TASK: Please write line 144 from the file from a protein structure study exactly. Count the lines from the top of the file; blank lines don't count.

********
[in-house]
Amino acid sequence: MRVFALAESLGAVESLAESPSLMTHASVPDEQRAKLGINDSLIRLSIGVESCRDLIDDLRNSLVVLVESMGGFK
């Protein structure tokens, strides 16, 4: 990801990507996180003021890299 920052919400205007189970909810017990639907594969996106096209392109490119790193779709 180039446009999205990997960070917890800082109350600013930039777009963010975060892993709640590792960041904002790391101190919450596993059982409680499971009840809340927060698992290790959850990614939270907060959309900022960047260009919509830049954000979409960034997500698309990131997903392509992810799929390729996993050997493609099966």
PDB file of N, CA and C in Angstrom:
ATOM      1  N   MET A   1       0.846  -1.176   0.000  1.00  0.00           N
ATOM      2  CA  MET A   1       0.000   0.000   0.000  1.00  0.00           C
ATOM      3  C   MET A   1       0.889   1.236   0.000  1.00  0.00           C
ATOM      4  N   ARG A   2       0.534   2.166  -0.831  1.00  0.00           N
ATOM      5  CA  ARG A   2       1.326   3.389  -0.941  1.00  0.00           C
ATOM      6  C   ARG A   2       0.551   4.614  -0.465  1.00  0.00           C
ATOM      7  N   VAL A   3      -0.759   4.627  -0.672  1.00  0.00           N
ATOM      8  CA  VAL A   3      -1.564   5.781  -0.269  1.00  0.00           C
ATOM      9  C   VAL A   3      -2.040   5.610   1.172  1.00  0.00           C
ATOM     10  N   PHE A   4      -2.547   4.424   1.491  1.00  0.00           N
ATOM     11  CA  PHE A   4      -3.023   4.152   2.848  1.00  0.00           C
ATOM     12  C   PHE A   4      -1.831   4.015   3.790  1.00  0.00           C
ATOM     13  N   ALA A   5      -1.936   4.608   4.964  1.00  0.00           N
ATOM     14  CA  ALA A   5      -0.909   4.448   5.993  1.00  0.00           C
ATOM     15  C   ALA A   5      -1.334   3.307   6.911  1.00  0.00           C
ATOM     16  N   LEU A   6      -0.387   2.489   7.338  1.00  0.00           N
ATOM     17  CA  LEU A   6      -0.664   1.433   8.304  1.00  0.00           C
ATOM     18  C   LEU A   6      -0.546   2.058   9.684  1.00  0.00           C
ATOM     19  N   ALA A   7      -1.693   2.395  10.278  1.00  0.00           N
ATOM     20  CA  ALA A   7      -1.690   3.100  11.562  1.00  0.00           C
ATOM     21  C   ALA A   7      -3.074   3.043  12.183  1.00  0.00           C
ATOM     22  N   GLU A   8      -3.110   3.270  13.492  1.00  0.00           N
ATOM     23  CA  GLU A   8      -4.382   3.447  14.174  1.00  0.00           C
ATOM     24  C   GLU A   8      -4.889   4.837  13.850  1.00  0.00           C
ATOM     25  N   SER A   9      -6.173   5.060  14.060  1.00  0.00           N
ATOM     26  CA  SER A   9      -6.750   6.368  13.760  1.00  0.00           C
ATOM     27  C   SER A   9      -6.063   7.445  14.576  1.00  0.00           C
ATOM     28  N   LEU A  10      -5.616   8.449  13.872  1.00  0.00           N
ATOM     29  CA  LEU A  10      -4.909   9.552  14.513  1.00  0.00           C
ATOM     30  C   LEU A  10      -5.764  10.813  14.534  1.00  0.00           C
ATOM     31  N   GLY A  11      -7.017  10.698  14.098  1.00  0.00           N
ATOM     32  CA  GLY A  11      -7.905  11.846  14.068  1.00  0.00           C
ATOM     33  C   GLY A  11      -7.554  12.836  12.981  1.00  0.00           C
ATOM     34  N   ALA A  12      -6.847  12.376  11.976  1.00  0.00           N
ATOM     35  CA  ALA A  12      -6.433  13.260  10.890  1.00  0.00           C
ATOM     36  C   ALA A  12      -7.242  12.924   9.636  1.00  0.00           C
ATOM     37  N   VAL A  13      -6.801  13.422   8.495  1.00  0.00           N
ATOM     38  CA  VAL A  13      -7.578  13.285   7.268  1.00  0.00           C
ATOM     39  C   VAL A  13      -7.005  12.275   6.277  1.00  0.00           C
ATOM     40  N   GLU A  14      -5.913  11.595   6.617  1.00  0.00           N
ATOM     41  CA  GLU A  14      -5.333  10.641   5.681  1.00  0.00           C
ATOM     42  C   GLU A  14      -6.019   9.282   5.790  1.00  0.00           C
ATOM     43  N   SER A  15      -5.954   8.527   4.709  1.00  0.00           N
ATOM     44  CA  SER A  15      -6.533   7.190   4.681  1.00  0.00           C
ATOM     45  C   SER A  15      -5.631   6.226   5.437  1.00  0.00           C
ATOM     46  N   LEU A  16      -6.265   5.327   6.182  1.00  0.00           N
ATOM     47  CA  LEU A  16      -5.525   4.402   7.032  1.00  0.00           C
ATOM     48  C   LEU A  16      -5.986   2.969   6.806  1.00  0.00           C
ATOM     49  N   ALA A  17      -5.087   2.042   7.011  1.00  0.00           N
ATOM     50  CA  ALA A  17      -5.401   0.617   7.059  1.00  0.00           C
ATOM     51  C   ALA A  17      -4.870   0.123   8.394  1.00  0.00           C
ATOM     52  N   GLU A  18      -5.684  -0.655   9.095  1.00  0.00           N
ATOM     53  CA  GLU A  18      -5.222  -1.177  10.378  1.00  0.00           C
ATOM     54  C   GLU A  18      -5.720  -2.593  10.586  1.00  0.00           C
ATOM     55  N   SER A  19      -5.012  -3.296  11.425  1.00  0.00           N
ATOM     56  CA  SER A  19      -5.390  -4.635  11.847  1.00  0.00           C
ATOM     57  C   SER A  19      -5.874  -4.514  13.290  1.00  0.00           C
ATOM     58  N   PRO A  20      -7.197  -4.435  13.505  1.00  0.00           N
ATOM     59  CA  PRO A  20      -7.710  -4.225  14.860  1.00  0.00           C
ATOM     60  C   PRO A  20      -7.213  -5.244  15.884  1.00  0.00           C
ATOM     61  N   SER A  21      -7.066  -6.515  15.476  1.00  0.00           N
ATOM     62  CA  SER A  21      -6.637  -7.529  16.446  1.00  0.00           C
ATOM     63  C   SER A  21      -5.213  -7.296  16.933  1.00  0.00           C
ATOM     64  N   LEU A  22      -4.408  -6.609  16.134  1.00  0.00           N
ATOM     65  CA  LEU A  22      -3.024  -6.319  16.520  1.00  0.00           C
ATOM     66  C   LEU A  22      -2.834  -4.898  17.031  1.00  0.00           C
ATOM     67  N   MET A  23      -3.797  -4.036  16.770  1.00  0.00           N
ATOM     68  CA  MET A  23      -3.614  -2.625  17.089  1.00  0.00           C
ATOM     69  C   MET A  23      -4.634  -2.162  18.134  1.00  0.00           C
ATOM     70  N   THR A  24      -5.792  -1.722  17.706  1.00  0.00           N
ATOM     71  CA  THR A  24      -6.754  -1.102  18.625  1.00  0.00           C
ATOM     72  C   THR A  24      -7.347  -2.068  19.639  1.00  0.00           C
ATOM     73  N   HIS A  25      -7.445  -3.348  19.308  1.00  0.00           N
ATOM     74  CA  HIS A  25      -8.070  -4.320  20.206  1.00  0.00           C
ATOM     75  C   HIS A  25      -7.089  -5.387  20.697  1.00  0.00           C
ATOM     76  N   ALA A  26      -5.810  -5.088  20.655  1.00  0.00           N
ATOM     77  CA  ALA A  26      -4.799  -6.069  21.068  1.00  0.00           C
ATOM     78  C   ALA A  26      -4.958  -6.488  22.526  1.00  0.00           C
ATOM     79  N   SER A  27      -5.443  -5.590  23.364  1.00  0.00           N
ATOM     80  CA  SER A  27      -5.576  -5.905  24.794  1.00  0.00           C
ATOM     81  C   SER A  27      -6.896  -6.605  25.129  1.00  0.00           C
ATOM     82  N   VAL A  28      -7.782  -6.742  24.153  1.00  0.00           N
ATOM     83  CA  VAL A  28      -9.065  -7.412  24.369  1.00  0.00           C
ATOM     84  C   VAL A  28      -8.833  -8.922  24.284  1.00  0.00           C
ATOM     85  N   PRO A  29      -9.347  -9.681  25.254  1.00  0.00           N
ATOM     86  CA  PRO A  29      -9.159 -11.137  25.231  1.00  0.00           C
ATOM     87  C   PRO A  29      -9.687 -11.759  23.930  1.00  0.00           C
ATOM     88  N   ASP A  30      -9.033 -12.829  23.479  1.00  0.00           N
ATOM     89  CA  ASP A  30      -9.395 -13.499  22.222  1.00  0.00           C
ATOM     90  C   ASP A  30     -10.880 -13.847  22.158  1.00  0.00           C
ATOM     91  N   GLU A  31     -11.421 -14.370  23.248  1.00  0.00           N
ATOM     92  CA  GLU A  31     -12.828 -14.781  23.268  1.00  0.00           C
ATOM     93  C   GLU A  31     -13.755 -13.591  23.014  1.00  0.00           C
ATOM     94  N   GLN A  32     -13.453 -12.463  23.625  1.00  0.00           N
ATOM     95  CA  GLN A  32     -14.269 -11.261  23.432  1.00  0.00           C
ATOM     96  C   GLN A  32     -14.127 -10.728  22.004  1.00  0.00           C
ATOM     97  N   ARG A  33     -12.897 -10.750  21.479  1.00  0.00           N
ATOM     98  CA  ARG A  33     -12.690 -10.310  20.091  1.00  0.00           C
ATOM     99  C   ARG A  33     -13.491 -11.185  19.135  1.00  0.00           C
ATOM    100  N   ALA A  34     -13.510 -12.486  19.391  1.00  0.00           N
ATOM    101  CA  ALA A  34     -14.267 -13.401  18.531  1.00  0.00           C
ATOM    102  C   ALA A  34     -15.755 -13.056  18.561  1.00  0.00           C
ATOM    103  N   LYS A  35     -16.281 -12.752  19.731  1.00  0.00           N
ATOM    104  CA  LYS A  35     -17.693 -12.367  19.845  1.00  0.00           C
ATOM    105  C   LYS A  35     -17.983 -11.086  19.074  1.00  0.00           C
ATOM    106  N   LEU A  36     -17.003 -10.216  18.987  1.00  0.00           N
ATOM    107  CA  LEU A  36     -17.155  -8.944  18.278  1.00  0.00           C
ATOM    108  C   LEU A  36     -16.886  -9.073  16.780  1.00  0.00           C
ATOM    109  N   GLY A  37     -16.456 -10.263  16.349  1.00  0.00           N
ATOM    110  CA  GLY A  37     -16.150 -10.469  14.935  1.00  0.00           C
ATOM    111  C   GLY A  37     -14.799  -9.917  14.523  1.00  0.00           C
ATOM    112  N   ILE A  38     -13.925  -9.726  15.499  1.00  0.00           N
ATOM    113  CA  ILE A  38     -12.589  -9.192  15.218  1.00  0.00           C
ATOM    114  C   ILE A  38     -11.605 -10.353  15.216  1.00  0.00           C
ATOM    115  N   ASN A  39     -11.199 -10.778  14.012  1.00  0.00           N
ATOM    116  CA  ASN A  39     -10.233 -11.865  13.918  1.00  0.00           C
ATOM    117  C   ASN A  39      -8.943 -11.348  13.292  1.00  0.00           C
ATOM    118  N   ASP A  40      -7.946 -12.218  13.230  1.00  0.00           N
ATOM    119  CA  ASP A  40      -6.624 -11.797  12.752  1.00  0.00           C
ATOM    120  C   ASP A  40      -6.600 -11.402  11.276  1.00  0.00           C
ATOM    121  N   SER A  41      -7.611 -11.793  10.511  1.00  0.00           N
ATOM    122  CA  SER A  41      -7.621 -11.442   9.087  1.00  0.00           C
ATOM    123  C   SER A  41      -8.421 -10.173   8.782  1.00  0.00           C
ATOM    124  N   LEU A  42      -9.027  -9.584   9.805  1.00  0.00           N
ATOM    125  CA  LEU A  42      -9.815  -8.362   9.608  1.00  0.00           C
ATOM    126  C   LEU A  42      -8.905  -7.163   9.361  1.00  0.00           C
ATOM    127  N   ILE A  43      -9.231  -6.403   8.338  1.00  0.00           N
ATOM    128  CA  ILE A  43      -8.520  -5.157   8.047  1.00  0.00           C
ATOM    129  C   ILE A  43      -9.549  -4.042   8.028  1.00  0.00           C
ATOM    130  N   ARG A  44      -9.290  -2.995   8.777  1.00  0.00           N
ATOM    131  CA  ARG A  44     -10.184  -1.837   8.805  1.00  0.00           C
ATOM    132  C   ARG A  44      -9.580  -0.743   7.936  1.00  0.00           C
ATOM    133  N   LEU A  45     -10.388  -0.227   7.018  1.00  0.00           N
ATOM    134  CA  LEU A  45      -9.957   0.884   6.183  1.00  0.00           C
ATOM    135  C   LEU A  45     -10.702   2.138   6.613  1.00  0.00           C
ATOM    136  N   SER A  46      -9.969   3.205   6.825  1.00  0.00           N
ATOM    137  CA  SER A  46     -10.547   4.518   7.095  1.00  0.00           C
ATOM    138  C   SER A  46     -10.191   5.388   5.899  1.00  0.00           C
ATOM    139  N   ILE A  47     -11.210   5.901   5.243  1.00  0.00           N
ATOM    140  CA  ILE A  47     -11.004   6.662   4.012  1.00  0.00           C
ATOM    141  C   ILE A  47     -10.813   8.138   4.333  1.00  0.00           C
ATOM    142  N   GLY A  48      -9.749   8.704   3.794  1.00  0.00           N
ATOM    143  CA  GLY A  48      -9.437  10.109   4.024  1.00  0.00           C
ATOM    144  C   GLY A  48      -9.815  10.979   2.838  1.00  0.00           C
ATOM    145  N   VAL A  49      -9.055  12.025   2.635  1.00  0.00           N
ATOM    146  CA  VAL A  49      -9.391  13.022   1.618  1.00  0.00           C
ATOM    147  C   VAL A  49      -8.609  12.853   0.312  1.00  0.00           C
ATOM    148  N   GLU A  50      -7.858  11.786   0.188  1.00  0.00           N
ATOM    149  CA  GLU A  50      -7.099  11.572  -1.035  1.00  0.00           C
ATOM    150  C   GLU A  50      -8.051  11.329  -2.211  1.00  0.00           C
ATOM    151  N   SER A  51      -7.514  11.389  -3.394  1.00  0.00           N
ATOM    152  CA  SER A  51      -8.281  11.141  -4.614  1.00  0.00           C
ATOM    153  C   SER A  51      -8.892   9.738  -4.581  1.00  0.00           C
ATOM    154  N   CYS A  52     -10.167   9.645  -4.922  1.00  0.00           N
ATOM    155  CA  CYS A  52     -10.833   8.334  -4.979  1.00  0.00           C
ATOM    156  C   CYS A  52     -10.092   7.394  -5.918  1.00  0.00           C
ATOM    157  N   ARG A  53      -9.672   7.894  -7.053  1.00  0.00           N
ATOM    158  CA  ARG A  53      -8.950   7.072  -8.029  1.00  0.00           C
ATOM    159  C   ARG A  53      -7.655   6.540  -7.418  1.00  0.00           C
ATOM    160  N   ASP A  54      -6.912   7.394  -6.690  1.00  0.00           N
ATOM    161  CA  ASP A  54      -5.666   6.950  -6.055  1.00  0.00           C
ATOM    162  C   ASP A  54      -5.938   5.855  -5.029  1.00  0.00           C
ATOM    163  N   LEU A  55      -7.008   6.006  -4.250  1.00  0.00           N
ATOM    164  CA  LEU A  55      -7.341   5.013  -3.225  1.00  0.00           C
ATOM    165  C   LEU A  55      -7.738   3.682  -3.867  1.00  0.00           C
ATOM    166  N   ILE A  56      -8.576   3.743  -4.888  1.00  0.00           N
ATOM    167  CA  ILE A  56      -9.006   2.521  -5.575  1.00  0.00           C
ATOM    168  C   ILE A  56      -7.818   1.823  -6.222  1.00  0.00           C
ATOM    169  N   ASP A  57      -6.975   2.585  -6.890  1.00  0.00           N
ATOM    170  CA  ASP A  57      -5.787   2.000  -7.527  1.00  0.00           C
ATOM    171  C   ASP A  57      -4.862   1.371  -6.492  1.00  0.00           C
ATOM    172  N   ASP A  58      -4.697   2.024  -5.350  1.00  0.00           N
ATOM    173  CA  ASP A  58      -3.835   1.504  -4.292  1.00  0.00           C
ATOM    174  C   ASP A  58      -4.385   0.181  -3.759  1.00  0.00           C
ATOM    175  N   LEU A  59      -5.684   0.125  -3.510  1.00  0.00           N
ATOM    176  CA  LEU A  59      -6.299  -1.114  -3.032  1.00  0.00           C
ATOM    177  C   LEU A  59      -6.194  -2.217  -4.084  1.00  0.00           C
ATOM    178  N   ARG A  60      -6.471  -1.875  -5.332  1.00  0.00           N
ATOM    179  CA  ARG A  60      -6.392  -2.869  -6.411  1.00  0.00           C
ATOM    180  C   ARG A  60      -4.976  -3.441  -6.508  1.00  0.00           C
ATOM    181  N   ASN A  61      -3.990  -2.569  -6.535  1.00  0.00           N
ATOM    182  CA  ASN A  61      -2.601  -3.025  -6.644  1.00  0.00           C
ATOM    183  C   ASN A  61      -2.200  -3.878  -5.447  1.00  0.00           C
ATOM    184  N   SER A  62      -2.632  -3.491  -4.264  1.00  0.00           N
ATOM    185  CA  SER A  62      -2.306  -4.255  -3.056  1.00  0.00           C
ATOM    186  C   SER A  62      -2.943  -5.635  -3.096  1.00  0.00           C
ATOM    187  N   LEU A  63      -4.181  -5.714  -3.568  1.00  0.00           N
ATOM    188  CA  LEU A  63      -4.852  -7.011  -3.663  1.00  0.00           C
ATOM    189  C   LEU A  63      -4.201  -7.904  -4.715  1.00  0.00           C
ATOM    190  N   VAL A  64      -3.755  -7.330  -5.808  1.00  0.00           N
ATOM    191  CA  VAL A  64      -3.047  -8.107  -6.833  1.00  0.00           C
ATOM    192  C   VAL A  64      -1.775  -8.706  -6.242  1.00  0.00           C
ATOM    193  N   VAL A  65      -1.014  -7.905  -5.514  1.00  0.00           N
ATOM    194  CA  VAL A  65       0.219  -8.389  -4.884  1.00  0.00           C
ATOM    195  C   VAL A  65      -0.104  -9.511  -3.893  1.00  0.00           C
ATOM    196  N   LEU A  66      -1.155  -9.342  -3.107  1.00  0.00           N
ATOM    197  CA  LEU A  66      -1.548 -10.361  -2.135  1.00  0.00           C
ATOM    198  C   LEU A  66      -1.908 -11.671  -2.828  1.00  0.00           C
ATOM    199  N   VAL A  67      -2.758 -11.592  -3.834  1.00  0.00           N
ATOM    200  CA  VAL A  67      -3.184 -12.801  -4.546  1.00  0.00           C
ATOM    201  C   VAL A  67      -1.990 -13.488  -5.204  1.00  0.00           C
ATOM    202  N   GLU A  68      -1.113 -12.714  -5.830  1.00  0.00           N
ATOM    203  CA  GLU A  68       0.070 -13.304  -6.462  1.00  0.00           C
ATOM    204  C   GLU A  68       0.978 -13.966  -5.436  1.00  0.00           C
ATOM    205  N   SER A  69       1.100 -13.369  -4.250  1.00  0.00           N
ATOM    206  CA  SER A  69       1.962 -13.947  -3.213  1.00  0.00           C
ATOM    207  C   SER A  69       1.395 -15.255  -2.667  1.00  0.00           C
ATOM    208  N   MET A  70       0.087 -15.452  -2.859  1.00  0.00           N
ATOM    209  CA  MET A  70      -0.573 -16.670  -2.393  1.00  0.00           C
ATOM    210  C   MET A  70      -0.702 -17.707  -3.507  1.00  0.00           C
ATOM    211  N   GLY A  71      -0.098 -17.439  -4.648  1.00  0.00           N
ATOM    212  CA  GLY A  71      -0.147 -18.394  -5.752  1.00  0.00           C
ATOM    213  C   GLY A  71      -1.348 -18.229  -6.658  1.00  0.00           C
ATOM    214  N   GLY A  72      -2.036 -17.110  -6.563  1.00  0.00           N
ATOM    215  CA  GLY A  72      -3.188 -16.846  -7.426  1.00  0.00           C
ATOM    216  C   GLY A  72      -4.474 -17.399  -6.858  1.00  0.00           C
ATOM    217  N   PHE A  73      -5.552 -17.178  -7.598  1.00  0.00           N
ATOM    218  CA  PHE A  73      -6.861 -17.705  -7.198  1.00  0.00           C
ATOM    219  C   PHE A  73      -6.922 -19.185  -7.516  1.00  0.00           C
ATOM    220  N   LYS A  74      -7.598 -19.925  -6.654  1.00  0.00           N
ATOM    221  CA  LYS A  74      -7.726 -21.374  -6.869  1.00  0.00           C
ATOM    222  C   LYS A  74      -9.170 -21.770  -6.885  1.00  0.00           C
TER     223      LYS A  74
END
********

ATOM    140  CA  ILE A  47     -11.004   6.662   4.012  1.00  0.00           C